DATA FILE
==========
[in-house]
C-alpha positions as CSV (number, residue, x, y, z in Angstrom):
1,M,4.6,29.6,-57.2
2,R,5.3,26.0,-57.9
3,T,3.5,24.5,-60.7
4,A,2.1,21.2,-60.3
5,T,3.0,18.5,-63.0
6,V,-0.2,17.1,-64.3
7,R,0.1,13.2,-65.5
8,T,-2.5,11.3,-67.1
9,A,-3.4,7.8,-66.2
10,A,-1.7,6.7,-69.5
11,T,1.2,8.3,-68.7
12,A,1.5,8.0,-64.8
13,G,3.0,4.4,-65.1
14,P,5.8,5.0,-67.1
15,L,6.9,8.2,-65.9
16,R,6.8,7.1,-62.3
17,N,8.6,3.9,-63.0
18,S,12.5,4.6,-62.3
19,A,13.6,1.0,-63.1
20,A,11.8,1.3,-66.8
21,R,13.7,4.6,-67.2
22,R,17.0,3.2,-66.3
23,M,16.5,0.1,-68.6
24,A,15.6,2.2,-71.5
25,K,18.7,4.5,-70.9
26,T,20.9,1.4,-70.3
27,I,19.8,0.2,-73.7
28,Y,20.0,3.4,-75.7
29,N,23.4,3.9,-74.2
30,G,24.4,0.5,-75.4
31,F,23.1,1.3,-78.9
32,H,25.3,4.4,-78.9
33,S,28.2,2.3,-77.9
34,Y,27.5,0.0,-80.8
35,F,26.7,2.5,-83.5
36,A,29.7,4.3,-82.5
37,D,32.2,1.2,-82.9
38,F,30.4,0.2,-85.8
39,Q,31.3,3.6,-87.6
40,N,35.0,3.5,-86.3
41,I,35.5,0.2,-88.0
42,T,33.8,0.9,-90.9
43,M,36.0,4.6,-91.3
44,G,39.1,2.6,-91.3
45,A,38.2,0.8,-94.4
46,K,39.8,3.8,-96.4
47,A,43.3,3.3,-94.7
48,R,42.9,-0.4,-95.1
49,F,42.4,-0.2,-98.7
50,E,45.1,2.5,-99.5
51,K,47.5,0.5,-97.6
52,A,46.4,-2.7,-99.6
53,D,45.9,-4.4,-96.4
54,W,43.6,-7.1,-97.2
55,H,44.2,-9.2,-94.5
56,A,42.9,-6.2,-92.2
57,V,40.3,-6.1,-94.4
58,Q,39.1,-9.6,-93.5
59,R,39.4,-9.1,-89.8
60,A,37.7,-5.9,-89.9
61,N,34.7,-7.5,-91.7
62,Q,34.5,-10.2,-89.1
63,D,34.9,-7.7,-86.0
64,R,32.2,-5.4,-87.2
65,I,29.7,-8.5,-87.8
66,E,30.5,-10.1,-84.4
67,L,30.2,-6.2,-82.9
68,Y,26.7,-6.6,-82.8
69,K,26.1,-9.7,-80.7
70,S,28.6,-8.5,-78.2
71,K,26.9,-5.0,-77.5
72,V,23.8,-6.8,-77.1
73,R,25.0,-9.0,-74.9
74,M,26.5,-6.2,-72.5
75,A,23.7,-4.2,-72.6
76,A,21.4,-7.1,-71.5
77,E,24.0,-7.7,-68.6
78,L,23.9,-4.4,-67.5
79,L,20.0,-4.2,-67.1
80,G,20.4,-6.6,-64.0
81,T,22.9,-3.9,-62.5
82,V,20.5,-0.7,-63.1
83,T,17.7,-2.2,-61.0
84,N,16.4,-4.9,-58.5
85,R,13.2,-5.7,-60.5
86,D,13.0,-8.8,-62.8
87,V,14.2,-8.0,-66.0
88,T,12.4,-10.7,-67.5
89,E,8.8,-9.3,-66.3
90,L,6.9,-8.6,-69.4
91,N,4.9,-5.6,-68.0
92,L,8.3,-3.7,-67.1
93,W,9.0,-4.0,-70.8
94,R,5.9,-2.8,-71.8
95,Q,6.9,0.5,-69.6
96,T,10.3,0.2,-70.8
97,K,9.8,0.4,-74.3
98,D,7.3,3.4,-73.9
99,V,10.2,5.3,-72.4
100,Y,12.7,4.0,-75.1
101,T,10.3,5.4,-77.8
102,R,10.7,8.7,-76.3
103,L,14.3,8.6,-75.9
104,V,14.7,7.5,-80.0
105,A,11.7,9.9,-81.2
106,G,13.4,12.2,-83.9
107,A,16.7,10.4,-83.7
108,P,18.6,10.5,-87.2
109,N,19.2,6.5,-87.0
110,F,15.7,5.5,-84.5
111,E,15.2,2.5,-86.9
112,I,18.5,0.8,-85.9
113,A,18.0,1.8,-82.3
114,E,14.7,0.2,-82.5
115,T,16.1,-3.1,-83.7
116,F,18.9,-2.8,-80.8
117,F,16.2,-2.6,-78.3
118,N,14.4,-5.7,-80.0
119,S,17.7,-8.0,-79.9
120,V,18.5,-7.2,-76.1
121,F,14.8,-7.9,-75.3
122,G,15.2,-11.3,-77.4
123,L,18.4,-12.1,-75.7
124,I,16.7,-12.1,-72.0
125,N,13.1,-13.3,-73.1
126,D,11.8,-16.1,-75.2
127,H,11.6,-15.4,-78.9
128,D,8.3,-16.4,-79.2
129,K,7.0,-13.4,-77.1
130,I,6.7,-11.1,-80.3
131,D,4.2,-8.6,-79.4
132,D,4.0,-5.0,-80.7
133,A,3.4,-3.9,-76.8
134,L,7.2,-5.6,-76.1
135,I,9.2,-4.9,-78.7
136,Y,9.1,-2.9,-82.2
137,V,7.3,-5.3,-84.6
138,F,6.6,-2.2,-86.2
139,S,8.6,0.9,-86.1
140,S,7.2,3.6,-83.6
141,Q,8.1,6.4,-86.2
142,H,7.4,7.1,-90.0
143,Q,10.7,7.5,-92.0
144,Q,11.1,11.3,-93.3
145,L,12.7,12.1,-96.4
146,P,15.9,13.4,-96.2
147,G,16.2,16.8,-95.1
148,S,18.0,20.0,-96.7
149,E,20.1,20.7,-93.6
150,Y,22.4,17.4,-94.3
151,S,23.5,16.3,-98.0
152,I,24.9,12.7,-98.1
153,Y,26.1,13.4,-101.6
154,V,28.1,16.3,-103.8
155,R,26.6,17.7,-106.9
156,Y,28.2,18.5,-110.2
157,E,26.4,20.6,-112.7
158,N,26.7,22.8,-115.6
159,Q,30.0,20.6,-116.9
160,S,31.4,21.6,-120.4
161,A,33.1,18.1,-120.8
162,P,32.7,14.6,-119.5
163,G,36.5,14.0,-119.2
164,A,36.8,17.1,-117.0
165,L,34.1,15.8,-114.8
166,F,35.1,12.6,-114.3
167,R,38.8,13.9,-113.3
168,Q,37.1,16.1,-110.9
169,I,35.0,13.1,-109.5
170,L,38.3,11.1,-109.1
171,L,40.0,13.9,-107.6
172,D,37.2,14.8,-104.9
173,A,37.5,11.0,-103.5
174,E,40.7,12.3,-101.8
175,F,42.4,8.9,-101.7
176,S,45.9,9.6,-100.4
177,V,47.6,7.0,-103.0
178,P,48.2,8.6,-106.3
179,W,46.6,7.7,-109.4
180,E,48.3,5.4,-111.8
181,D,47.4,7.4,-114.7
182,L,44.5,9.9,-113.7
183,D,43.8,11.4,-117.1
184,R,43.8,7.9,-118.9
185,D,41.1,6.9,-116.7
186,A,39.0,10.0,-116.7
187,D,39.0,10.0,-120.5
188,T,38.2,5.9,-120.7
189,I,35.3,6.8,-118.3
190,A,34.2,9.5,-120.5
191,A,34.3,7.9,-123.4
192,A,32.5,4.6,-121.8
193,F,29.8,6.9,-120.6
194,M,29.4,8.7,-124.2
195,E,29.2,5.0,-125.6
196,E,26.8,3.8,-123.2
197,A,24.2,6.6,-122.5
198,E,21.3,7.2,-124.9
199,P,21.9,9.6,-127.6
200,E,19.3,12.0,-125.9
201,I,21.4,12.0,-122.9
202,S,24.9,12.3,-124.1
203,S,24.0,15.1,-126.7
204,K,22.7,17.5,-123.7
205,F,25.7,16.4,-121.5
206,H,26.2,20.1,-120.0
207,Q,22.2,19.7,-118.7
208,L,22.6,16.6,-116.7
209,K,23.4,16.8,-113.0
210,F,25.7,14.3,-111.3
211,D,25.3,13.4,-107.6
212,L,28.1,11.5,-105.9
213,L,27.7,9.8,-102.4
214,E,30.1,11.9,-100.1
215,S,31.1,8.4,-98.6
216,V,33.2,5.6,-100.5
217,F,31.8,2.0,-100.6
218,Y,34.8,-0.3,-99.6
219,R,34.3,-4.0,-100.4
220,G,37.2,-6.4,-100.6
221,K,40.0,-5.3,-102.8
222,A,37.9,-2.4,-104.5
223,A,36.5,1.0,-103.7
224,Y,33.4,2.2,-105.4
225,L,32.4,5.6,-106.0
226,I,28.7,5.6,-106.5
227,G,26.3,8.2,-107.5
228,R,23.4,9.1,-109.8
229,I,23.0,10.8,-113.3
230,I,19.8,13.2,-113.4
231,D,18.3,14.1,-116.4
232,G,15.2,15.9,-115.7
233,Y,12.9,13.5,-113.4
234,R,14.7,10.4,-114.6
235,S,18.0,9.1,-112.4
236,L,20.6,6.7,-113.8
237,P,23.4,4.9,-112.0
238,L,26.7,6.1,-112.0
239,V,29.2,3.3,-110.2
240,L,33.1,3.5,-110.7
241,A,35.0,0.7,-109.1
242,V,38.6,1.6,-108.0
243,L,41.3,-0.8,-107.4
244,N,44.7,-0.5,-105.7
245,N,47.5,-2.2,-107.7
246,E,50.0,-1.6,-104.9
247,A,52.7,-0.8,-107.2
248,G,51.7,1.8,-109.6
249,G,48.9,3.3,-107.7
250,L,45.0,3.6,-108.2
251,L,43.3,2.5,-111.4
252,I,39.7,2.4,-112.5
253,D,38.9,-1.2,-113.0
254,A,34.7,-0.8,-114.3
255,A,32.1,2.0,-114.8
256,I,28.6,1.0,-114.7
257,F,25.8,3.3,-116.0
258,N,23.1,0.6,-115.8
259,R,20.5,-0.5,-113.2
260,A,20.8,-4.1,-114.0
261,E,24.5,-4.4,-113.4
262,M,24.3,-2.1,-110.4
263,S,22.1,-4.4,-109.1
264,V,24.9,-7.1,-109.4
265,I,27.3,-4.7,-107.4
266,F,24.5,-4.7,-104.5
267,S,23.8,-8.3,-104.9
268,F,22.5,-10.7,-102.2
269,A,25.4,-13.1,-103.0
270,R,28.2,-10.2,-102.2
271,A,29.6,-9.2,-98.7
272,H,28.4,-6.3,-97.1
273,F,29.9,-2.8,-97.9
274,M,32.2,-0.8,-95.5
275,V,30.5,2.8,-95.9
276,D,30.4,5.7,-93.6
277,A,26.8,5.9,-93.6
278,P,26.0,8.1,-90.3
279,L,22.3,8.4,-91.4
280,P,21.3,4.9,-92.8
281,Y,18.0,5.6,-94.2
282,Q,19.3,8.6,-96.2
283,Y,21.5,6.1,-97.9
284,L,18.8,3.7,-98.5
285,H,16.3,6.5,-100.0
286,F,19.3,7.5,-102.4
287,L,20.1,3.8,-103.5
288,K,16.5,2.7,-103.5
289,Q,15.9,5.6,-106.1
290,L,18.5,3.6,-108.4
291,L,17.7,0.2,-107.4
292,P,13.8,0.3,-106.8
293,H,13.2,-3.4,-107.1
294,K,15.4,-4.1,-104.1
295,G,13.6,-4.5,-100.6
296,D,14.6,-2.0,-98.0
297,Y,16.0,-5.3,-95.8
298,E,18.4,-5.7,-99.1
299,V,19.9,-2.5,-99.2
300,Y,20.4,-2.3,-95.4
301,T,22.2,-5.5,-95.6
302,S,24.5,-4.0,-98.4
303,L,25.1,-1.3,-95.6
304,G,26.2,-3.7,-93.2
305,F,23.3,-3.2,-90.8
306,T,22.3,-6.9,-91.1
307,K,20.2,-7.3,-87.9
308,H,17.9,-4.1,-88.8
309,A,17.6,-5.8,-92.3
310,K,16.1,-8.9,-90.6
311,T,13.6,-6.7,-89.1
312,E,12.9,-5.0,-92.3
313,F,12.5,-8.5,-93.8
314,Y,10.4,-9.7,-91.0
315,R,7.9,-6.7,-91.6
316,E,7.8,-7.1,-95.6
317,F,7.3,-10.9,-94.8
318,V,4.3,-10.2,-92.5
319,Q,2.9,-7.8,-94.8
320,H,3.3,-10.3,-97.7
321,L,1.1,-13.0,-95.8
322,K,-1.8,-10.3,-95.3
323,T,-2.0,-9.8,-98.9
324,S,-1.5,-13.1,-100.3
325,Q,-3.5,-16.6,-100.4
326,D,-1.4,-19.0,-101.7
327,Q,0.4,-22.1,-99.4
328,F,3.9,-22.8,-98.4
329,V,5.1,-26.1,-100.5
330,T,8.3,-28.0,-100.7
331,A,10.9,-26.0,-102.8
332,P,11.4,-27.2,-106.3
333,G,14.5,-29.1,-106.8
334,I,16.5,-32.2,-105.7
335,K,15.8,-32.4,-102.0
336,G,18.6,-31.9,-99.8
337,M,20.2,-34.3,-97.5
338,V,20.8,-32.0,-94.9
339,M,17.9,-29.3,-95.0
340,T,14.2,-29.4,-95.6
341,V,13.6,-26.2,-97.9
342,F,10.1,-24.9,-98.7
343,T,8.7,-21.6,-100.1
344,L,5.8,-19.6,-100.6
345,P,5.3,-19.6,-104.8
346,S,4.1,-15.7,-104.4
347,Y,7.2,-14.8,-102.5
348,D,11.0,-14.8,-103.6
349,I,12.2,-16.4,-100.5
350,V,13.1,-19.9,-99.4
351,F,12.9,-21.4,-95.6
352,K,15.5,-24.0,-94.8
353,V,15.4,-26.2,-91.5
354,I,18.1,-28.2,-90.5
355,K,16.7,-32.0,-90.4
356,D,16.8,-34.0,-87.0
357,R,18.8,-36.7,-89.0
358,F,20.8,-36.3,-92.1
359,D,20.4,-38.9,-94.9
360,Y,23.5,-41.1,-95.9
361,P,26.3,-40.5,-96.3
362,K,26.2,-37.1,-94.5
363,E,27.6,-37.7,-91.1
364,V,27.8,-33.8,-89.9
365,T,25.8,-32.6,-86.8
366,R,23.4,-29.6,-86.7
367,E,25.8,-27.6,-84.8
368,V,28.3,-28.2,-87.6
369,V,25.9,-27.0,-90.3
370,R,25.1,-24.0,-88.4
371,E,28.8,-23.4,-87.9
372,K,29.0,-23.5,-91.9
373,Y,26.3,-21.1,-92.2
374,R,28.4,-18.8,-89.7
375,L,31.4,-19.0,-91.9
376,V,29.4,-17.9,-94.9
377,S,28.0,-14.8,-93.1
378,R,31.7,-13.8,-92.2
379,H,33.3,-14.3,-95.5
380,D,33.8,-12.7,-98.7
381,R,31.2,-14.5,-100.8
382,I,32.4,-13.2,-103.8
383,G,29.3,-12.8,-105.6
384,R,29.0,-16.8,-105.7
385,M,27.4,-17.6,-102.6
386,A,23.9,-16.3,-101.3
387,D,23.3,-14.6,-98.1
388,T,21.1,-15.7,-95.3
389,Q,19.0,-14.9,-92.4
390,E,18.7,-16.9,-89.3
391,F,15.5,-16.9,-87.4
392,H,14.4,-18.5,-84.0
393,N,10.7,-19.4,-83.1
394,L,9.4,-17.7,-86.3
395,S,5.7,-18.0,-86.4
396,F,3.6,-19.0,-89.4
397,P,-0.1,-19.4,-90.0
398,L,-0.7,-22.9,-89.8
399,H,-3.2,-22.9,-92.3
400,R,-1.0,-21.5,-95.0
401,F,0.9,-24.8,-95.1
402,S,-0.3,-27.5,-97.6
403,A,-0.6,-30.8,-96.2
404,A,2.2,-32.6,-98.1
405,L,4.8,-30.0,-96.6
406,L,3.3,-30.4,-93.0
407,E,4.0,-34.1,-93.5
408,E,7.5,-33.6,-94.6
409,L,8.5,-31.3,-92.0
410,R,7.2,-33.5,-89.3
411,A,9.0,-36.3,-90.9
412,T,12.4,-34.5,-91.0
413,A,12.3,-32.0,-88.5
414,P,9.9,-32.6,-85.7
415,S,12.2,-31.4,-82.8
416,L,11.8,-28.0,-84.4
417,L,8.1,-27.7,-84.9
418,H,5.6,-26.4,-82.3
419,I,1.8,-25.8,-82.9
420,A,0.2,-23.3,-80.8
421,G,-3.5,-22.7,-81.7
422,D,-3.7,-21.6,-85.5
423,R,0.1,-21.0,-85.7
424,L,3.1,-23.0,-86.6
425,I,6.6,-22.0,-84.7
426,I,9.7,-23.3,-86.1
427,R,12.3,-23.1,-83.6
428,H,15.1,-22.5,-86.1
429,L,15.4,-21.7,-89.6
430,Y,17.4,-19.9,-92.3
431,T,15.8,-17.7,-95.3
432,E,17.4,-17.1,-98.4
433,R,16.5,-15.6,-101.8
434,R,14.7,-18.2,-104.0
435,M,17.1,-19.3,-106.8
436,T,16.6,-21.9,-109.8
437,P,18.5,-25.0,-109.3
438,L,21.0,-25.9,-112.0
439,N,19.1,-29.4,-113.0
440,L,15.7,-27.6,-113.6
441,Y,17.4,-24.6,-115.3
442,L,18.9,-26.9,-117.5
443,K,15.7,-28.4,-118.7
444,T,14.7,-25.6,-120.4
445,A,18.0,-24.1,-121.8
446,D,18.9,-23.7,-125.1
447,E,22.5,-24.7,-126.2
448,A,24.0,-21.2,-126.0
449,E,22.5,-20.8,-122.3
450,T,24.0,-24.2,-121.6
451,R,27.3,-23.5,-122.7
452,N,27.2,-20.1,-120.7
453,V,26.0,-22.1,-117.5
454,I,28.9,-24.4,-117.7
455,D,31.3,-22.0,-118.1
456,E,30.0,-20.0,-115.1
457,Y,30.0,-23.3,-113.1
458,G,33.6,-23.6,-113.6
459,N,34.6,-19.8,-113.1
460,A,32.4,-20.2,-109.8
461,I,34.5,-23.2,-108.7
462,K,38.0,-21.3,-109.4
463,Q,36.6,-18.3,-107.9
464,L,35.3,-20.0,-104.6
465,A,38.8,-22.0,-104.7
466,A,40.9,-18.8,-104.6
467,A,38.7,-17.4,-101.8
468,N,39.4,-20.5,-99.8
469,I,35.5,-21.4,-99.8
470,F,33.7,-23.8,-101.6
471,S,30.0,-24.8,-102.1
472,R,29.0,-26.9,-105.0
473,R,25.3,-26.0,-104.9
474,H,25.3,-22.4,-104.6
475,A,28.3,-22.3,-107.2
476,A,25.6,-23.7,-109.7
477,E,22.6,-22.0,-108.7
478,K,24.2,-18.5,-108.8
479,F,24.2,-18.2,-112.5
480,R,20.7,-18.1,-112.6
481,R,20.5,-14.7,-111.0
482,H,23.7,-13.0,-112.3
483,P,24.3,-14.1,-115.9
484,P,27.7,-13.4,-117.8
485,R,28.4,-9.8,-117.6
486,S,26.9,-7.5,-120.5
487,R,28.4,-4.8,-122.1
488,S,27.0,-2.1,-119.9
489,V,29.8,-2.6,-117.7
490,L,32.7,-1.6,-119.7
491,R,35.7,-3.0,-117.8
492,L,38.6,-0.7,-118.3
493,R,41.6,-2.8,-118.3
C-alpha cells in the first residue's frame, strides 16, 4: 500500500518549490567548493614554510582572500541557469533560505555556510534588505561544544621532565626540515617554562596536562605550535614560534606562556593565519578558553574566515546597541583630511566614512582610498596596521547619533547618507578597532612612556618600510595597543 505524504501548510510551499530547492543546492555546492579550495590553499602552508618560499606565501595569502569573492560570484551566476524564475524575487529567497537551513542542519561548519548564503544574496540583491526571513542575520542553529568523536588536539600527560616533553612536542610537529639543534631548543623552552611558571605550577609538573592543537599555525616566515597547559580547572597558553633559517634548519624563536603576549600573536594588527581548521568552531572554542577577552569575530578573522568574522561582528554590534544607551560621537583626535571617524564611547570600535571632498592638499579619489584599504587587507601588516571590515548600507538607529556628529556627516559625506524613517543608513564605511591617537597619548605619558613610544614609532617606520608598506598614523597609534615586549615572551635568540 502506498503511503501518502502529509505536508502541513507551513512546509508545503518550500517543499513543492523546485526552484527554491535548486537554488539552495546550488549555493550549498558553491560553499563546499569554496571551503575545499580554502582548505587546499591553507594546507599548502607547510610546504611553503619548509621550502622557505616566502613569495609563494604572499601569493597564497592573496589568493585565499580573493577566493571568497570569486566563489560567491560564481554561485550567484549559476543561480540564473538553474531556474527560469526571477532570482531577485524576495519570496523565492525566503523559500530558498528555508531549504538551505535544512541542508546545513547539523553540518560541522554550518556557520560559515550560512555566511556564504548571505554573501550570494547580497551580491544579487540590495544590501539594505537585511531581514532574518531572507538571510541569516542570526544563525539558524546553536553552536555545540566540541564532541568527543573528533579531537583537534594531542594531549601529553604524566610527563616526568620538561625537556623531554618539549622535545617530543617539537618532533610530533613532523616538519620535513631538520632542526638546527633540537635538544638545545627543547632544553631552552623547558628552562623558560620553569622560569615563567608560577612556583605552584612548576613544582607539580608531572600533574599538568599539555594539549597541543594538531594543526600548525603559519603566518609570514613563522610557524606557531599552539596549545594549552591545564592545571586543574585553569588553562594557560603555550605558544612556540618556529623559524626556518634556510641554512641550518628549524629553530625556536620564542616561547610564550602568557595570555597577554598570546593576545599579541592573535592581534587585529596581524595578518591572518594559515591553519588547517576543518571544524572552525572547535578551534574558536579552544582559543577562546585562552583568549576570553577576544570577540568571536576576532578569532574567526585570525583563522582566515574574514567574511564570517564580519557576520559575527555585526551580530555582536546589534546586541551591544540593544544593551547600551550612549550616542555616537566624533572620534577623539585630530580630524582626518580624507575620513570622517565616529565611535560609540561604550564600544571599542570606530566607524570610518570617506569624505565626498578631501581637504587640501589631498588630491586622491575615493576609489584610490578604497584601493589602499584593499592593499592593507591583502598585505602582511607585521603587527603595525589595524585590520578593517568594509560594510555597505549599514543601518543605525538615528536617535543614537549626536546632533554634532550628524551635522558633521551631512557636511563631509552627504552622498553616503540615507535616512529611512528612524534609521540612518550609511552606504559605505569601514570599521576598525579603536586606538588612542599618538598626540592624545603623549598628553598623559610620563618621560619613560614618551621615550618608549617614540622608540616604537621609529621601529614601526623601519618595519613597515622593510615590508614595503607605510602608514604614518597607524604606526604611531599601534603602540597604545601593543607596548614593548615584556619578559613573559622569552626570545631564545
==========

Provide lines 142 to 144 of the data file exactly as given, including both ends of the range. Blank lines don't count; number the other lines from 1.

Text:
140,S,7.2,3.6,-83.6
141,Q,8.1,6.4,-86.2
142,H,7.4,7.1,-90.0